IT WAS, of course, another example of how London and Edinburgh’s thin veneer of government friendship started to crack loudly.
But this time it was about Covid-19 and it was just days before 2021, a year that is going to be an explosive political year with the Scottish national election campaign on the horizon: the referendum.
“Boris Johnson hit the headlines last February after calling Nicola Sturgeon a “bloody wee Jimmy Krankie lady” after proposing a formal role to be given to the First Minister at the COP26 climate summit. In No 10, the prime minister screamed angrily to his staff, “Over my f****** dead body,”
In November, the prime minister slipped out during a virtual meeting with his Tory colleagues that devolution was a “disaster.” in Scotland. The political gaffe gave Ms. Surgeon and her colleagues an oven-ready headline to rehash in election leaflets and on social media leading up to and beyond the May election.
This played into the controversy over the UK between Edinburgh and London. Single market regulations from the government.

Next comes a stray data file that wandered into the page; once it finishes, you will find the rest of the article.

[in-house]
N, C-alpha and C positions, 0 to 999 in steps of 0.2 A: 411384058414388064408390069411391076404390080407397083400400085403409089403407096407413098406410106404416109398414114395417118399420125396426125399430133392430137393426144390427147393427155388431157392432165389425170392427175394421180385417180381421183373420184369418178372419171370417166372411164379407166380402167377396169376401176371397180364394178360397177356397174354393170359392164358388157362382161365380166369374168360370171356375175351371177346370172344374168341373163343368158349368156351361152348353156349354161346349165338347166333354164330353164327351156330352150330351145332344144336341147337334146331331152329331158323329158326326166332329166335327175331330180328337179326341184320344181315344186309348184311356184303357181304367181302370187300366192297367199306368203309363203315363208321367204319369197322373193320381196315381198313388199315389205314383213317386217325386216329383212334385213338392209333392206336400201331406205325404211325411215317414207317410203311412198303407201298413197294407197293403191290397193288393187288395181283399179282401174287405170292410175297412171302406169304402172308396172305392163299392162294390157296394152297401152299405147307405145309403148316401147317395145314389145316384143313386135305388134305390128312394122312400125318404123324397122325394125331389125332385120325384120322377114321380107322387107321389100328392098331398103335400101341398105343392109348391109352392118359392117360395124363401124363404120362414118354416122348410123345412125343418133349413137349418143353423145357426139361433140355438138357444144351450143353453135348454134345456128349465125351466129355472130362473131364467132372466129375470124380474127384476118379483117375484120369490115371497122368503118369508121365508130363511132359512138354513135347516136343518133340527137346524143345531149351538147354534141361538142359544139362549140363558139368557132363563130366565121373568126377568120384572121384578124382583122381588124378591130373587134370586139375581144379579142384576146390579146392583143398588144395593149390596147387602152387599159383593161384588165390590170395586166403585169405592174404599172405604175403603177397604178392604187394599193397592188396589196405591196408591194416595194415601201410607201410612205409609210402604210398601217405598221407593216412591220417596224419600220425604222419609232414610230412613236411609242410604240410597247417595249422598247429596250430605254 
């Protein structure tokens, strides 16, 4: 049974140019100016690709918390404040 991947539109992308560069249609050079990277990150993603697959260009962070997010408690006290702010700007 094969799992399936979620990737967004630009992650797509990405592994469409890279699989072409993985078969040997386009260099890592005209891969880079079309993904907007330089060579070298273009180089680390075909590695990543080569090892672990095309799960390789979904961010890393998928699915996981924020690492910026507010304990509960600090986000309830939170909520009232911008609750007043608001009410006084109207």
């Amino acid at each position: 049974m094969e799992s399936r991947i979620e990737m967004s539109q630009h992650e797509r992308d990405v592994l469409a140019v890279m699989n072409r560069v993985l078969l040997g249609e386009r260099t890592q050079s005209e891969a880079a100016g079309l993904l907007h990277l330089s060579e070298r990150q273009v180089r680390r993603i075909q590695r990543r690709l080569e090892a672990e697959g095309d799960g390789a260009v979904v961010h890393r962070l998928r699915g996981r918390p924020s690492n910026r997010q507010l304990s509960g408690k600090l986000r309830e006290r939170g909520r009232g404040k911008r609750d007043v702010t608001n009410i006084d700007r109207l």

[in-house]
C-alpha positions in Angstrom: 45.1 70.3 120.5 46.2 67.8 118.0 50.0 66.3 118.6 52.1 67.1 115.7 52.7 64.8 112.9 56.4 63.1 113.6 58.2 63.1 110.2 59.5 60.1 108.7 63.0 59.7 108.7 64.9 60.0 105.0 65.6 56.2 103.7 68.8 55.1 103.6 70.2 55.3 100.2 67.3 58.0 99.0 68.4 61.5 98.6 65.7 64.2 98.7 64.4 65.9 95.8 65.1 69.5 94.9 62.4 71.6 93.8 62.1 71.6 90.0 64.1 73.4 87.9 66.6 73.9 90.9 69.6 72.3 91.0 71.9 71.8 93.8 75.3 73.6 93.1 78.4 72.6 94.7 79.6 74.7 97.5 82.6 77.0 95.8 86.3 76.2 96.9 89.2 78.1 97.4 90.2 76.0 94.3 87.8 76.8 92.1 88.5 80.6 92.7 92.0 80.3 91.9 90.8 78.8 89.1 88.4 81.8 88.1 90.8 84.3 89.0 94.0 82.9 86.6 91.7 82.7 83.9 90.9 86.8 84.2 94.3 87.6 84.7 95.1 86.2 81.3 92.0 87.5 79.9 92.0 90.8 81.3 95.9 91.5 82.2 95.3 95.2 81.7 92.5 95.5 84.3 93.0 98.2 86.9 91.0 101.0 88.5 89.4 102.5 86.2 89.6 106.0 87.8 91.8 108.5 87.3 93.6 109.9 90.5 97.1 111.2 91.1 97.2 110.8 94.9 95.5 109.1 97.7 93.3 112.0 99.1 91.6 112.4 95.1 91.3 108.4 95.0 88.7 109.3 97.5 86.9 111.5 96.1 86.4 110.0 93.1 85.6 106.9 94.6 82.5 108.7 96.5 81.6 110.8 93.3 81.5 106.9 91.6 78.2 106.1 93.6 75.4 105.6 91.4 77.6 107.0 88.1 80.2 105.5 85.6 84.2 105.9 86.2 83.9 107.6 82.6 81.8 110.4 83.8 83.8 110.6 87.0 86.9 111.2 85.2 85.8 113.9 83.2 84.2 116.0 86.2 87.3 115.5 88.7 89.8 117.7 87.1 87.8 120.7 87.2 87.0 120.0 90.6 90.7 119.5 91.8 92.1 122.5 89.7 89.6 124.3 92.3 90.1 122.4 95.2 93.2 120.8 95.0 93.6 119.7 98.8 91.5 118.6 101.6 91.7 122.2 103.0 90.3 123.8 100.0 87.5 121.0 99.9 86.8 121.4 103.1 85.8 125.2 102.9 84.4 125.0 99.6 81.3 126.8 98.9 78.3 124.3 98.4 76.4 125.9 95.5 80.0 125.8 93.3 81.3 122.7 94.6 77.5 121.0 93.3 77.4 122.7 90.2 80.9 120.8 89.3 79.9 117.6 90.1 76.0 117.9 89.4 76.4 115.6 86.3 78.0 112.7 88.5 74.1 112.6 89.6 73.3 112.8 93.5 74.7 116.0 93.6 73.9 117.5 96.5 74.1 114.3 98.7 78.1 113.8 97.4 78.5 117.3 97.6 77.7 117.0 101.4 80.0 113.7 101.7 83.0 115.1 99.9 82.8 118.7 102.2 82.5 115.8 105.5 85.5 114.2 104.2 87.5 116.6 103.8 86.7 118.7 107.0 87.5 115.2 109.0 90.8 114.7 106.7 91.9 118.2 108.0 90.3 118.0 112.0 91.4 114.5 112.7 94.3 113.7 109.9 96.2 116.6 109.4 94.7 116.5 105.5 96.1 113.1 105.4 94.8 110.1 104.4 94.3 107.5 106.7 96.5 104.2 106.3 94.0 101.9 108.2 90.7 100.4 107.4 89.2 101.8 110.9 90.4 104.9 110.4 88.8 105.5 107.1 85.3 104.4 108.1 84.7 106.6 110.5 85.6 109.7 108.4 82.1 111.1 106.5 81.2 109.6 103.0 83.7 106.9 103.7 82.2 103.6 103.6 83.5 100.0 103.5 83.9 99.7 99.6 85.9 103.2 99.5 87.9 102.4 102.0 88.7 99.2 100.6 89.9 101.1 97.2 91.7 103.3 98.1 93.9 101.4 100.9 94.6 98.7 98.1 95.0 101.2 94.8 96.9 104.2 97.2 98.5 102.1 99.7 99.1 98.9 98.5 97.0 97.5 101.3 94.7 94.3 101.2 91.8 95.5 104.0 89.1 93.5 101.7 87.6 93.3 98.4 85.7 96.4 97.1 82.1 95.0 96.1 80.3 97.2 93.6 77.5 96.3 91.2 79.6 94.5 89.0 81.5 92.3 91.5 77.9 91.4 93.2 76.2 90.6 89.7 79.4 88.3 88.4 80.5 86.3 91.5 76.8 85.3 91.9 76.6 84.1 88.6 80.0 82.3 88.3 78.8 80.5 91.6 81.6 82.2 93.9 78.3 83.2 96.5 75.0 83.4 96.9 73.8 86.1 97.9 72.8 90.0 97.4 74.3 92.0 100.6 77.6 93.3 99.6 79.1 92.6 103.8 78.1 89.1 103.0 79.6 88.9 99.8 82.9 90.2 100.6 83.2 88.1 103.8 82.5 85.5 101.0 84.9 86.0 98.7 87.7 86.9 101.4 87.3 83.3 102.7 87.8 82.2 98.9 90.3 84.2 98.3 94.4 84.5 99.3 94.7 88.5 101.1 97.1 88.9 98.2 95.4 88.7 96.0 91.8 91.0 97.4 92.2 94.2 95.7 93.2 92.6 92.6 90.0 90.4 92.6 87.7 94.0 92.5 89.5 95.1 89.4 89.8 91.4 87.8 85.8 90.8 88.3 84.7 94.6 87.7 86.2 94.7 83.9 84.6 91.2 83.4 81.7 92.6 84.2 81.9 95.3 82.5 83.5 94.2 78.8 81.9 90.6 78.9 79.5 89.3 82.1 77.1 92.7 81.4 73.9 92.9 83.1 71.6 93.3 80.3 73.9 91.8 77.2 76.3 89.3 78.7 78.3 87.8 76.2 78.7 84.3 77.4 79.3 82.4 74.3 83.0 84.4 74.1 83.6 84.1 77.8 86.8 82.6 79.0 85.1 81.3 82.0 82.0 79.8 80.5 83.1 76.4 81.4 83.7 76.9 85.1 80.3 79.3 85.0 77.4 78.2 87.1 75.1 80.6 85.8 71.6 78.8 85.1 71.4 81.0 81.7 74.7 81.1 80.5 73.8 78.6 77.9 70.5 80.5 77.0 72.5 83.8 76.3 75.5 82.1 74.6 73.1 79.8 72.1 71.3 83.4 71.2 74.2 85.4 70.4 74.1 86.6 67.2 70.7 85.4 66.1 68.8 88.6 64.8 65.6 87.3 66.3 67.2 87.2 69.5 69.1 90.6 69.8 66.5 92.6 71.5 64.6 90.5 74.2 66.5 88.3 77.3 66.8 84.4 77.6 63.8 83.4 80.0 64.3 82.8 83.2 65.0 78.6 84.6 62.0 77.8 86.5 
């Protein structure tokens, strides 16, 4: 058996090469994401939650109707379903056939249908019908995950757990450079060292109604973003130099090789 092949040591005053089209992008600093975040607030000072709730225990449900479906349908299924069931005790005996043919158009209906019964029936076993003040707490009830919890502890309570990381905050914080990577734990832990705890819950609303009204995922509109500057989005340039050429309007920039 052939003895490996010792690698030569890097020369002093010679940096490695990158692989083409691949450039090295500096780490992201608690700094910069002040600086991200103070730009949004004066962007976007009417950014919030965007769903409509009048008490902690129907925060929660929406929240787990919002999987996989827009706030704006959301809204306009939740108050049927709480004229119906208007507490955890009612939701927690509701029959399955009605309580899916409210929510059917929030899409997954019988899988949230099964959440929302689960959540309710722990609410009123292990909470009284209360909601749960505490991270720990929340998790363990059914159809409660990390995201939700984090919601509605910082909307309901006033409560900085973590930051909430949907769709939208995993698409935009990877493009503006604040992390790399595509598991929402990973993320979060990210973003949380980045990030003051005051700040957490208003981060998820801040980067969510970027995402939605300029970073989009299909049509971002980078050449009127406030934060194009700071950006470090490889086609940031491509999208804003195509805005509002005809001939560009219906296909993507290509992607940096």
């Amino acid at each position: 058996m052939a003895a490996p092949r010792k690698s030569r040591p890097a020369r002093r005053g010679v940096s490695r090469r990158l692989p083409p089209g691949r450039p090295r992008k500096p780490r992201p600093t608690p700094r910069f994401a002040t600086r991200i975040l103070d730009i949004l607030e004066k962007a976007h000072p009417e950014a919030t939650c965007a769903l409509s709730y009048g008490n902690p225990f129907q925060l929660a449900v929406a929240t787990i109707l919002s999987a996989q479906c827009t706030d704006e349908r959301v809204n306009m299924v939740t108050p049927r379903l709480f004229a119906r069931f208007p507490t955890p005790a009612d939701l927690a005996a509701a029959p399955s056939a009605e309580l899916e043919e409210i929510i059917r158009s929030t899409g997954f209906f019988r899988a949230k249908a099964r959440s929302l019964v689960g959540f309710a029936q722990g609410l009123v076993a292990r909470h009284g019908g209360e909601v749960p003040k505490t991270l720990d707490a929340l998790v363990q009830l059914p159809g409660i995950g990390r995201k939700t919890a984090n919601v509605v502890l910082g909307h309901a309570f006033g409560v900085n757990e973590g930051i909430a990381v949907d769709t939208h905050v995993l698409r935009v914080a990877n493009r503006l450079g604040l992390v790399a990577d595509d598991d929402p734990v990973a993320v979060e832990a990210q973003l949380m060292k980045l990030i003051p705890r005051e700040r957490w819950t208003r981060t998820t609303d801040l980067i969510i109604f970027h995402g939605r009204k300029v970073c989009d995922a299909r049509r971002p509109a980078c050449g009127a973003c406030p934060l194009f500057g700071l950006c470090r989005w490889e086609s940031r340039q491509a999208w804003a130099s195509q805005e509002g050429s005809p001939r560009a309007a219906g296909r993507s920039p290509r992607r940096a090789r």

But the prime minister waved his red scarf once again, this time on the highly sensitive coronavirus issue.
In a Zoom phone call to the 1922 backbench caucus of the Conservatives on Tuesday, he indicated that the Oxford vaccine, its production, and the now-expanded rollout could have been possible only because of the Union’s power.
As one Tory colleague put it, “He said that if it was up to the SNP, there wouldn’t have been a single vaccine in Scotland. It was a British effort; in other words, it needed the clout of a big government.”
Or put another way, if Scotland had been independent when Covid hit, it would simply not have had the potential to produce or spread the vaccine rapidly.
In an exchange of words in the House of Commons with the SNP’s Ian Blackford, Johnson again praised the Union’s virtues, saying that every part of the world has gained “massively from the natural strength of the British economy” and “our British NHS.”
As May approaches, there will inevitably be a growing debate about whether, given the confusion, the Scottish elections should take place at all.
Mr. Johnson would like to delay them for as long as possible, but Scottish elections are a Holyrood issue, unlike referendums.
Once the virus is back under control, with the publication of the Dunlop report on strengthening the United Kingdom, which has been accumulating dust on its desk in Downing St. since December 2019, the prime minister will initiate a Union-centric “Reset 2021” agenda.
By comparison, seeing that pro-independence candidates have been riding high in the polls for almost a year, Ms. Sturgeon needs no hesitation and wants to grab the electoral opportunity window as quickly as possible; it may not be open for long.